Return a chunk of data of any size (could use $/ or not, it depends on you,
unlike getline which probably should respect the value of $/).
This avoids the annoying substr stuff you need to do with read.
Write out a string.
This is like a simplified print, which can disregard $, and $\ as well as multiple argument forms, and does not have the extra substr annoyance of write or syswrite.
If you provide a <B>singleB> reading related callback (__read, getline or read) then your callback will be used to implement all of the other reading primitives using a string buffer.
These implementations handle $/ in all forms (undef, ref to number and string), all the funny calling conventions for read, etc.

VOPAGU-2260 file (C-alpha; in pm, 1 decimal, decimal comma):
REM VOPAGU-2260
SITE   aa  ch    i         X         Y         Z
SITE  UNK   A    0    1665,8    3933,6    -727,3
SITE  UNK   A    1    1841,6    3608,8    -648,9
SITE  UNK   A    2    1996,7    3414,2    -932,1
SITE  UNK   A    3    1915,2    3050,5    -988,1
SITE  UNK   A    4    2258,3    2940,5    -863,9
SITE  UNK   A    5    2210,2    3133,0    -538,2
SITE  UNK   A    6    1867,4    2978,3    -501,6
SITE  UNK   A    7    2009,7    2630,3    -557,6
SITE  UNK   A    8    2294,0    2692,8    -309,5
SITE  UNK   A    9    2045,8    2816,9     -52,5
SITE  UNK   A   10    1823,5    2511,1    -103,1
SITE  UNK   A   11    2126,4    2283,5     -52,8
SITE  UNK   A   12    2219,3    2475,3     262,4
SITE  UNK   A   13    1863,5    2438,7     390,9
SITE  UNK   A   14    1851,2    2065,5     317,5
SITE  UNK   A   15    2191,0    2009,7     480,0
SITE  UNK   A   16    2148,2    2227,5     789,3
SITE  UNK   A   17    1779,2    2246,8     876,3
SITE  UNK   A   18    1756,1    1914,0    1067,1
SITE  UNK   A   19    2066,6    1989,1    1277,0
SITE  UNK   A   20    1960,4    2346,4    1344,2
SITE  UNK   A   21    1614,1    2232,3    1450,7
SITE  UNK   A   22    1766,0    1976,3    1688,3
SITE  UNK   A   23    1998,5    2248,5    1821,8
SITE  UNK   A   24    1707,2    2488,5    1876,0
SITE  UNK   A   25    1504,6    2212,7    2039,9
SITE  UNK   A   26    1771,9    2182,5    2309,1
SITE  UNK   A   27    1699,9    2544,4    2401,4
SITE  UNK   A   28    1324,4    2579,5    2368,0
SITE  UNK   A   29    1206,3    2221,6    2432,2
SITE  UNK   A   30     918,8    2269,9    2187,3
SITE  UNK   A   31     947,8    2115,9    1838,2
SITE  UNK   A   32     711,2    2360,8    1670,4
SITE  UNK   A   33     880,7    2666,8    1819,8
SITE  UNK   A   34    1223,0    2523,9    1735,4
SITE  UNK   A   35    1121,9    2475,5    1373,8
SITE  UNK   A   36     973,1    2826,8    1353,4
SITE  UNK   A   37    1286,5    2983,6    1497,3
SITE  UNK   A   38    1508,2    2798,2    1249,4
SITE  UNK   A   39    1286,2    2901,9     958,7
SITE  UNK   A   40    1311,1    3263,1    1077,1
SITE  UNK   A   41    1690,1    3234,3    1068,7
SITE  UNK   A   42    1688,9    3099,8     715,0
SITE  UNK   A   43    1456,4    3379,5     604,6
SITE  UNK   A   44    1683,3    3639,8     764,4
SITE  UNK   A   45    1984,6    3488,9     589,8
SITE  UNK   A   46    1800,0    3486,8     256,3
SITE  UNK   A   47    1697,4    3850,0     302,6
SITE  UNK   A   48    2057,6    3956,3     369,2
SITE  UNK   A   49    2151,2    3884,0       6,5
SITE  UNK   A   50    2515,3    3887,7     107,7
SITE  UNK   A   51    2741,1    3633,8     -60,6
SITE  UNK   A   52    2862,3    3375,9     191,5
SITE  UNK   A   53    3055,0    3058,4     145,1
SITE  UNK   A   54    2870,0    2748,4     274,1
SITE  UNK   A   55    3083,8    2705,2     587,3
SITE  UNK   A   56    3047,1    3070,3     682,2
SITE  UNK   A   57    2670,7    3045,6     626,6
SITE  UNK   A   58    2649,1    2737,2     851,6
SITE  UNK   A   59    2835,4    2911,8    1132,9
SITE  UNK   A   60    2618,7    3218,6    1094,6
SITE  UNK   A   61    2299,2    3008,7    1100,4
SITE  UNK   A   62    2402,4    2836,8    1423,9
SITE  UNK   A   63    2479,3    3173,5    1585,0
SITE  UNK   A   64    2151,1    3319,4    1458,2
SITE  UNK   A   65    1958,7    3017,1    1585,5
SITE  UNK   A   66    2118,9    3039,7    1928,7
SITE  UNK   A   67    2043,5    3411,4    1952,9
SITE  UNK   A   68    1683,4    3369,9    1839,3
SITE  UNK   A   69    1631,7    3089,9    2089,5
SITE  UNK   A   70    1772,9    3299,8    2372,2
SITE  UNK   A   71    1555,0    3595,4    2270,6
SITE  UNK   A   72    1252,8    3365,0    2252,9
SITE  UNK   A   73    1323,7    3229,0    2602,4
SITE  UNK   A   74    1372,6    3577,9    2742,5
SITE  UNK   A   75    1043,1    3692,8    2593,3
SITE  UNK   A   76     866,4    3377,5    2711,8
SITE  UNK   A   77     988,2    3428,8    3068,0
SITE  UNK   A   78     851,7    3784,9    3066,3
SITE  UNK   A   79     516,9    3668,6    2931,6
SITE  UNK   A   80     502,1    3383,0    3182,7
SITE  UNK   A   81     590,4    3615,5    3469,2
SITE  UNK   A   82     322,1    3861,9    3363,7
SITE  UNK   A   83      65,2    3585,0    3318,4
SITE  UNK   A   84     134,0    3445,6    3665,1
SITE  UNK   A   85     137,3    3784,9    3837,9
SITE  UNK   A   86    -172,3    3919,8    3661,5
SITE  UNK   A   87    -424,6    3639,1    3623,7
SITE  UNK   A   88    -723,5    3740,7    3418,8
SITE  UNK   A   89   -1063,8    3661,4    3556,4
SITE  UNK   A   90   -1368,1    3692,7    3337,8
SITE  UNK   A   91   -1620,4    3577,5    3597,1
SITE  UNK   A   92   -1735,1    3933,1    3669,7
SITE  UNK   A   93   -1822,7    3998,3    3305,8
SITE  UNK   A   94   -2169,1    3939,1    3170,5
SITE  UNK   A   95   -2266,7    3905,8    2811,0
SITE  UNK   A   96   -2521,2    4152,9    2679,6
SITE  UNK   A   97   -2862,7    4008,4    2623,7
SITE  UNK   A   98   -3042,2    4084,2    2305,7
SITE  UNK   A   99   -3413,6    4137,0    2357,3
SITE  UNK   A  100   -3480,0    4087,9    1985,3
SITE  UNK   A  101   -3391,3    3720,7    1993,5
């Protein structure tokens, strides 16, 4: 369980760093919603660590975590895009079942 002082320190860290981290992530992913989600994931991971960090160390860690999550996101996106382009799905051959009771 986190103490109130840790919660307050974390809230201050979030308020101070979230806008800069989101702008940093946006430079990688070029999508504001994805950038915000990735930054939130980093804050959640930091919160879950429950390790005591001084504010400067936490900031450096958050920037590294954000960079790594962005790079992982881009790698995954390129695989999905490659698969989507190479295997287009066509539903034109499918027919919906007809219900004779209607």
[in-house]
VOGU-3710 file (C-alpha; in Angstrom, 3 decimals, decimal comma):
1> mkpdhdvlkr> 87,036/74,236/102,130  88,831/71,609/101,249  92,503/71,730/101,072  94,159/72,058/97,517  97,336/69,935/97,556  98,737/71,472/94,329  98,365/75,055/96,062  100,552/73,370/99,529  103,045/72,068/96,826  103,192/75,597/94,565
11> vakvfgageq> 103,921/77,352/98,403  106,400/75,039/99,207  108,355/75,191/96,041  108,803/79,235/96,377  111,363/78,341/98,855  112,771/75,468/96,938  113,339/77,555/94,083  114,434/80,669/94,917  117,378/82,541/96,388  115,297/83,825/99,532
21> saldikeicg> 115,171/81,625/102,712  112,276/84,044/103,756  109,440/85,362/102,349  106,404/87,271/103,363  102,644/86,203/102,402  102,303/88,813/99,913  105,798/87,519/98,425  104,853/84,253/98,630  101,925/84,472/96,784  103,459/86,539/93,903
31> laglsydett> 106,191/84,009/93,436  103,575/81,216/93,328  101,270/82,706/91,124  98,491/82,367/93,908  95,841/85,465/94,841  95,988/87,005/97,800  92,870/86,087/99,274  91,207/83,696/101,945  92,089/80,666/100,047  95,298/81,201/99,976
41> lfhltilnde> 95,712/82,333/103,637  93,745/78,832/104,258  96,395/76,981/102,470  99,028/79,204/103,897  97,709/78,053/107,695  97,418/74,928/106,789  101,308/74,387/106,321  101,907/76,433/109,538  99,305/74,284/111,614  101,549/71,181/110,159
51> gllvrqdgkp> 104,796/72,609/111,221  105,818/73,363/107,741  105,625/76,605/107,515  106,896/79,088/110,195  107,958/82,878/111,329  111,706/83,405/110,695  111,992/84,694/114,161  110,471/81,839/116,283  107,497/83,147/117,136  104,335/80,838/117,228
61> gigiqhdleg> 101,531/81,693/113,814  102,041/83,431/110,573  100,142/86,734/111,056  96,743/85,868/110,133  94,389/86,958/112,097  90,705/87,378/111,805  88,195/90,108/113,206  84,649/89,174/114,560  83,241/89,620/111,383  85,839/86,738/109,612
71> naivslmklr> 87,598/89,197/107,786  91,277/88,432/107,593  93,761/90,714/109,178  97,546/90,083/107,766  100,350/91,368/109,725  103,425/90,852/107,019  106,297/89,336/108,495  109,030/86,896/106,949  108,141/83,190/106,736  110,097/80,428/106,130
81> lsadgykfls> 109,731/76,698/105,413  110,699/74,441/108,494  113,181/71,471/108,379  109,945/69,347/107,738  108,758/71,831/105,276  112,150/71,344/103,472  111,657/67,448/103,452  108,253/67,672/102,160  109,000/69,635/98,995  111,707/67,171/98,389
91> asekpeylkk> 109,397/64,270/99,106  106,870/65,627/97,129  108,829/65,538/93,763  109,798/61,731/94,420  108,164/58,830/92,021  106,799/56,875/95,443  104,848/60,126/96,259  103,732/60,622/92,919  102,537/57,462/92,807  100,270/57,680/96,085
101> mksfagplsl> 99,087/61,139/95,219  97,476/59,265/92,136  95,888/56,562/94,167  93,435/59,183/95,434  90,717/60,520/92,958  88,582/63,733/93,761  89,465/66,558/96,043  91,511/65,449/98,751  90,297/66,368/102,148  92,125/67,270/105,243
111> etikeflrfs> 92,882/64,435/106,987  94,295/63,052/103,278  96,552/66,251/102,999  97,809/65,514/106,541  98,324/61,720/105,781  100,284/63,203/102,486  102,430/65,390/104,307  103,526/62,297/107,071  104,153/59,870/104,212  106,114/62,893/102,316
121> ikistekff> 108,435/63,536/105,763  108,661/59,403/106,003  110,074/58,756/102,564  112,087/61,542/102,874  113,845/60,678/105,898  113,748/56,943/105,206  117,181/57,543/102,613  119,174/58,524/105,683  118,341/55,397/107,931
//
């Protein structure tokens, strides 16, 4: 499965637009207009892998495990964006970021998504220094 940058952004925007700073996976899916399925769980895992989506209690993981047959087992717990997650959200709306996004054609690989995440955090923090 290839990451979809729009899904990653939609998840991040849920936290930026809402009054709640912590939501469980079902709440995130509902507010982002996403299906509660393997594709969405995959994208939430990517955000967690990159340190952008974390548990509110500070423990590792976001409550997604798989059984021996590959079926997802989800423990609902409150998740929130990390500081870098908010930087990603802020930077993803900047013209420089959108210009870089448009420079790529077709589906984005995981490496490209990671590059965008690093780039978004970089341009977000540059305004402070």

Any callback that can be defined purely in terms of other callbacks in a way will be added. For instance getc can be implemented in terms of read, say can be implemented in terms of print, print can be implemented in terms of write, write can be implemented in terms of print, etc.
None of these require special wrapping and will always be added if their dependencies are present.
When overloaded as a glob a tied handle will be returned. This allows you to use the handle in Perls IO builtins. For instance:
my $line = <$fh>
will not call the getline method natively, but the tied interface arranges for that to happen.
|perl v5.20.3||IO::HANDLE::PROTOTYPE::FALLBACK (3)||2009-09-29|